We introduce SensorSift, a new theoretical scheme for balancing utility and privacy in smart sensor applications. At the heart of our contribution is an algorithm which transforms raw sensor data into a ‘sifted’ representation which minimizes exposure of user defined private attributes while maximally exposing application-requested public attributes. We envision multiple applications using the same platform, and requesting access to public attributes explicitly not known at the time of the platform creation. Support for future-defined public attributes, while still preserving the defined privacy of the private attributes, is a central challenge that we tackle.
To evaluate our approach, we apply SensorSift to the PubFig dataset of celebrity face images, and study how well we can simultaneously hide and reveal various policy combinations of face attributes using machine classifiers.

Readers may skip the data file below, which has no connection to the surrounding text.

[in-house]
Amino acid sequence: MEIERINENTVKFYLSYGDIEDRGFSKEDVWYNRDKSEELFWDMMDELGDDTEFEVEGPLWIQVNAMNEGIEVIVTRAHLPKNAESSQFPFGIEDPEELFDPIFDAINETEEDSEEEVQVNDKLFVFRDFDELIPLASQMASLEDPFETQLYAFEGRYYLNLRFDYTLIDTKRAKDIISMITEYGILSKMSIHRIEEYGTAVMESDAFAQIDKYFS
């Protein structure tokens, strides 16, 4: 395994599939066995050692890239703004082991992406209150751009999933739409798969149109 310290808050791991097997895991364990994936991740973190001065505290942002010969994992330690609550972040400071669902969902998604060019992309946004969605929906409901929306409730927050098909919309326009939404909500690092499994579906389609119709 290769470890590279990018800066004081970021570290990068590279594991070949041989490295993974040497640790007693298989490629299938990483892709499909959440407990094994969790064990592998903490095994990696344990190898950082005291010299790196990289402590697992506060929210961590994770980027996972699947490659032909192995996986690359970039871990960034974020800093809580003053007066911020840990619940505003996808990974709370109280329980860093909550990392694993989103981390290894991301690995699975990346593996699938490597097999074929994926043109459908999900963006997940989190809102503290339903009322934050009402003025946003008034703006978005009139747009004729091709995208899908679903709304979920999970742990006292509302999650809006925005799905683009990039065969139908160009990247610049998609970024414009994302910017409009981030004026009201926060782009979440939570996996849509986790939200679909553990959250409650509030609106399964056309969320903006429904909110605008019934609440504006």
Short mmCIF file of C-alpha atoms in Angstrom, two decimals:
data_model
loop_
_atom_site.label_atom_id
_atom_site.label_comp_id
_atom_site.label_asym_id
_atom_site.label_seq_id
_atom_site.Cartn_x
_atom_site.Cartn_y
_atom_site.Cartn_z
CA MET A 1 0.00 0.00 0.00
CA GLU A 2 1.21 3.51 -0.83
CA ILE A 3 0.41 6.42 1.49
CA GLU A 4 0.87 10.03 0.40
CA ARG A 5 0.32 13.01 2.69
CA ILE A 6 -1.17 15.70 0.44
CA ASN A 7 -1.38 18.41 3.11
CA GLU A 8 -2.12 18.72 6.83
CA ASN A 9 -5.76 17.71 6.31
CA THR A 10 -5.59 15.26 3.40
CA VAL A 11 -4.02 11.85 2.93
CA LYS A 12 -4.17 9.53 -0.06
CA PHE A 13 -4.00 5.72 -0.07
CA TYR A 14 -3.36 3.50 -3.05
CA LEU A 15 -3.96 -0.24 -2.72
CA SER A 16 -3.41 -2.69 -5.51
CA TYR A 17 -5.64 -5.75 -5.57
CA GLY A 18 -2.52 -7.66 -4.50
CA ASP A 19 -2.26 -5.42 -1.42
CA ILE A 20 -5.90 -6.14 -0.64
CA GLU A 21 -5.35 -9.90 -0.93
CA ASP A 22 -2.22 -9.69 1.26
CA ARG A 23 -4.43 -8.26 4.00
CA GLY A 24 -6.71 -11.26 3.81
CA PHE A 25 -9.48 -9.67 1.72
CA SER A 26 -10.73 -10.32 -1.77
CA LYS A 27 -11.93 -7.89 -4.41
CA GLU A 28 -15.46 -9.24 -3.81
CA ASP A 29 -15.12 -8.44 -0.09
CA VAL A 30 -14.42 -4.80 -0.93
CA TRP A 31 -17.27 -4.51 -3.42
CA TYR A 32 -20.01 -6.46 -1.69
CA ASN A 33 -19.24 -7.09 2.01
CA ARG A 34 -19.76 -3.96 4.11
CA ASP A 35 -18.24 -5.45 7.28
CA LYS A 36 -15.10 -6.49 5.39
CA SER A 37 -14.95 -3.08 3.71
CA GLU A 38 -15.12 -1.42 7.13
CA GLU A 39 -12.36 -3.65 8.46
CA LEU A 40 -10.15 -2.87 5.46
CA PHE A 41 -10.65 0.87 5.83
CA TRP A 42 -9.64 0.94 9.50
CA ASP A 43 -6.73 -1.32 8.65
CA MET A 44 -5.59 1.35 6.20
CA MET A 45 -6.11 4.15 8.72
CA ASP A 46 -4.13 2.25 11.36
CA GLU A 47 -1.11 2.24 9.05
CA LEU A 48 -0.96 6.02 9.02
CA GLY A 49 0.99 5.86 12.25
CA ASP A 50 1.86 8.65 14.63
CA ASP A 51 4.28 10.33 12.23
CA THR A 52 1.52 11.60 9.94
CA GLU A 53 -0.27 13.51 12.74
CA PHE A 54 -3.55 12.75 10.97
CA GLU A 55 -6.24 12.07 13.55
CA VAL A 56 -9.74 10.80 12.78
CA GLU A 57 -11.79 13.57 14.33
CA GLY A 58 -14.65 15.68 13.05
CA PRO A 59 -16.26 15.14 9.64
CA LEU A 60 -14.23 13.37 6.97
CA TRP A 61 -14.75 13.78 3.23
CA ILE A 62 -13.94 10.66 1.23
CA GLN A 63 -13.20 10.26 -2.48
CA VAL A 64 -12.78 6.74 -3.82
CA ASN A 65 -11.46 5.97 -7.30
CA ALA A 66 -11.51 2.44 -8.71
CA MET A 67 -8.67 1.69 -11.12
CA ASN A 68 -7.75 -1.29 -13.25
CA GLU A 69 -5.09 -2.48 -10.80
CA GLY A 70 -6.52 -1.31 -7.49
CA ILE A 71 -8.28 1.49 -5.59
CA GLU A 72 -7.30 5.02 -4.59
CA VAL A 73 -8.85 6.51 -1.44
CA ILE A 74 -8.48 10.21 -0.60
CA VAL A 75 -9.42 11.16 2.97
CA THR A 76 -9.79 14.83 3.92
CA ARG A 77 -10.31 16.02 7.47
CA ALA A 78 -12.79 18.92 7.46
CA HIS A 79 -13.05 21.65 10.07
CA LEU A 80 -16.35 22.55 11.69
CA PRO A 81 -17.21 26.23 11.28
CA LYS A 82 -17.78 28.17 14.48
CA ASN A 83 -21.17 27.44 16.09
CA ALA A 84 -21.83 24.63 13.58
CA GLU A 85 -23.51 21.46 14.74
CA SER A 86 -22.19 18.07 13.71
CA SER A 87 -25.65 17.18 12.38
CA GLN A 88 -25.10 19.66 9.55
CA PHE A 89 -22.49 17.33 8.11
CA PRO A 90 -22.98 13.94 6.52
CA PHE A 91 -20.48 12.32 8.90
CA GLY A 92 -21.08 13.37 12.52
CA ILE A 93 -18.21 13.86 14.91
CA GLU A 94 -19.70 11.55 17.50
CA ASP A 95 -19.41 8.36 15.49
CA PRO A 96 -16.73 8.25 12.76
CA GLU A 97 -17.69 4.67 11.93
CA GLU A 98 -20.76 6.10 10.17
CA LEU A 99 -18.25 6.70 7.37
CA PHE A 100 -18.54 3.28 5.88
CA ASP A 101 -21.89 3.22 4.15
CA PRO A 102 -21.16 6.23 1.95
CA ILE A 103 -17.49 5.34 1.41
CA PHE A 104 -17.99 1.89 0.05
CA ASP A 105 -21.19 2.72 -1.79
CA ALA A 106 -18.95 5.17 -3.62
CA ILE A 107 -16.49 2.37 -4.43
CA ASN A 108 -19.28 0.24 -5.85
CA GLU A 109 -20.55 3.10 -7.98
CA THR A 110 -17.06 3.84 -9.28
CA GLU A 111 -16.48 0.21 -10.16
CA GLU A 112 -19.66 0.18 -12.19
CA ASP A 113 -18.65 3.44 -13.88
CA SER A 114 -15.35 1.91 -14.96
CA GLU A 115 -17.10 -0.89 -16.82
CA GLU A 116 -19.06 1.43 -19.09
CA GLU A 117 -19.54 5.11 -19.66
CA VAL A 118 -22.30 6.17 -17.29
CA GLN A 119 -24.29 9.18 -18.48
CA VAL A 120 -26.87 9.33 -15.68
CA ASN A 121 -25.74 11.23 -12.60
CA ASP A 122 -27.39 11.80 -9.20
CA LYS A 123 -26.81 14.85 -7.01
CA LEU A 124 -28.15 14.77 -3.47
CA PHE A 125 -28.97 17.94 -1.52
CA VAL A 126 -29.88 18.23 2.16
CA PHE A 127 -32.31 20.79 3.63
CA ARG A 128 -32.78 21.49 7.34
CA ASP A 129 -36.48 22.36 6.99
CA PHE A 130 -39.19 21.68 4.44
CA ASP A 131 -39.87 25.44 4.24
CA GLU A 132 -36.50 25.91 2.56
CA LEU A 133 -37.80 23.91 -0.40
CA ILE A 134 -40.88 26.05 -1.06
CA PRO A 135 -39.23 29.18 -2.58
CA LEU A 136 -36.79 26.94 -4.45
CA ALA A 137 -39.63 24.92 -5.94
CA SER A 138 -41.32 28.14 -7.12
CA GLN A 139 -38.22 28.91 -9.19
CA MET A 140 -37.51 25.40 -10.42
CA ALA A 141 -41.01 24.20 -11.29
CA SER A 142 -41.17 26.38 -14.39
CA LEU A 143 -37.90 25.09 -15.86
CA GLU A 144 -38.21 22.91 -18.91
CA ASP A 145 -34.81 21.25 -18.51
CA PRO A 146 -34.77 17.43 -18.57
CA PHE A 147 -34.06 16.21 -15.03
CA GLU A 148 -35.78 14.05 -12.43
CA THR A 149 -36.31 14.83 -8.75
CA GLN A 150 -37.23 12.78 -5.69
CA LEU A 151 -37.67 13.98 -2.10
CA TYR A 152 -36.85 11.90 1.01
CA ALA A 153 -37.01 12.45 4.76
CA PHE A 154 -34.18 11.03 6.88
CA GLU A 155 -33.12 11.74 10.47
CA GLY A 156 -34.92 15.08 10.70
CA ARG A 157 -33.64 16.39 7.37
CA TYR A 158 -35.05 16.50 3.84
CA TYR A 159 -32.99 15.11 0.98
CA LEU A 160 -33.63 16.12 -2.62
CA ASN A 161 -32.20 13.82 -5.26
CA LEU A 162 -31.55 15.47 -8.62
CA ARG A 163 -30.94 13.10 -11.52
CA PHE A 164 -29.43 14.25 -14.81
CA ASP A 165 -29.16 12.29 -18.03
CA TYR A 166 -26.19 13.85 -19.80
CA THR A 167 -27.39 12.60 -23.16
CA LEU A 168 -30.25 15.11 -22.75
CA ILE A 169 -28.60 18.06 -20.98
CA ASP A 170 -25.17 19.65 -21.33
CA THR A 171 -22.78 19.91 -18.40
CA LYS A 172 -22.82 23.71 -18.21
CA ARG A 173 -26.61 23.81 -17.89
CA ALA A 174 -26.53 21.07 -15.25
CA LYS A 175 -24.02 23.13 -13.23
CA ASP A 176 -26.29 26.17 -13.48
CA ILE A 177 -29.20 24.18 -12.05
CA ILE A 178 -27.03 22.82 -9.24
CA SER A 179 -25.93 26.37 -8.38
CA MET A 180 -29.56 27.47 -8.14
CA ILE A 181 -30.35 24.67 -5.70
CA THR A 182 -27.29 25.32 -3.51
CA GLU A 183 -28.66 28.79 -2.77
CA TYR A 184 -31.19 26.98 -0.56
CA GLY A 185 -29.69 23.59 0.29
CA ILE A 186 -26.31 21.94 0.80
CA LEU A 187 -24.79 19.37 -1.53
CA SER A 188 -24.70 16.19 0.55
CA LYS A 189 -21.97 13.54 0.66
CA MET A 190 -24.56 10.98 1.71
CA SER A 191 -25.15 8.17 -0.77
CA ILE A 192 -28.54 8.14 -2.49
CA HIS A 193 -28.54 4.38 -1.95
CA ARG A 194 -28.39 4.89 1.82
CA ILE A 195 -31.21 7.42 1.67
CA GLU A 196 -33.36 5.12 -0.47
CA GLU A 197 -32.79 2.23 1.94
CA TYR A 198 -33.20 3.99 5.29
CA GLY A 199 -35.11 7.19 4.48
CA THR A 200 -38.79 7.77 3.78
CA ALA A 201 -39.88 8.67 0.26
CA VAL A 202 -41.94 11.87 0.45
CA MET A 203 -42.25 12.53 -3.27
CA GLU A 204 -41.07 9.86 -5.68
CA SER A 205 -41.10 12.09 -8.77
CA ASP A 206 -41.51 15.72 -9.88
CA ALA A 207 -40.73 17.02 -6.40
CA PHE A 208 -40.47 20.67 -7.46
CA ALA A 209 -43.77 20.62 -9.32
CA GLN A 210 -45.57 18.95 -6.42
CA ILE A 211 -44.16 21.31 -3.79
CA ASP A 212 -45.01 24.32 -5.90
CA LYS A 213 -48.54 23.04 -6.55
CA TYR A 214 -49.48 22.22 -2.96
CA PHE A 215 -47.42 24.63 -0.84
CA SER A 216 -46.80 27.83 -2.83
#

We find that as long as the public and private attributes are not significantly correlated, it is possible to generate a sifting transformation which reduces private attribute inferences to random guessing while maximally retaining classifier accuracy of public attributes relative to raw data (average PubLoss = .053 and PrivLoss = .075, see Figure 4). In addition, our sifting transformations led to consistent classification performance when evaluated using a set of five modern machine learning methods (linear SVM, kNearest Neighbors, Random Forests, kernel SVM, and Neural Nets).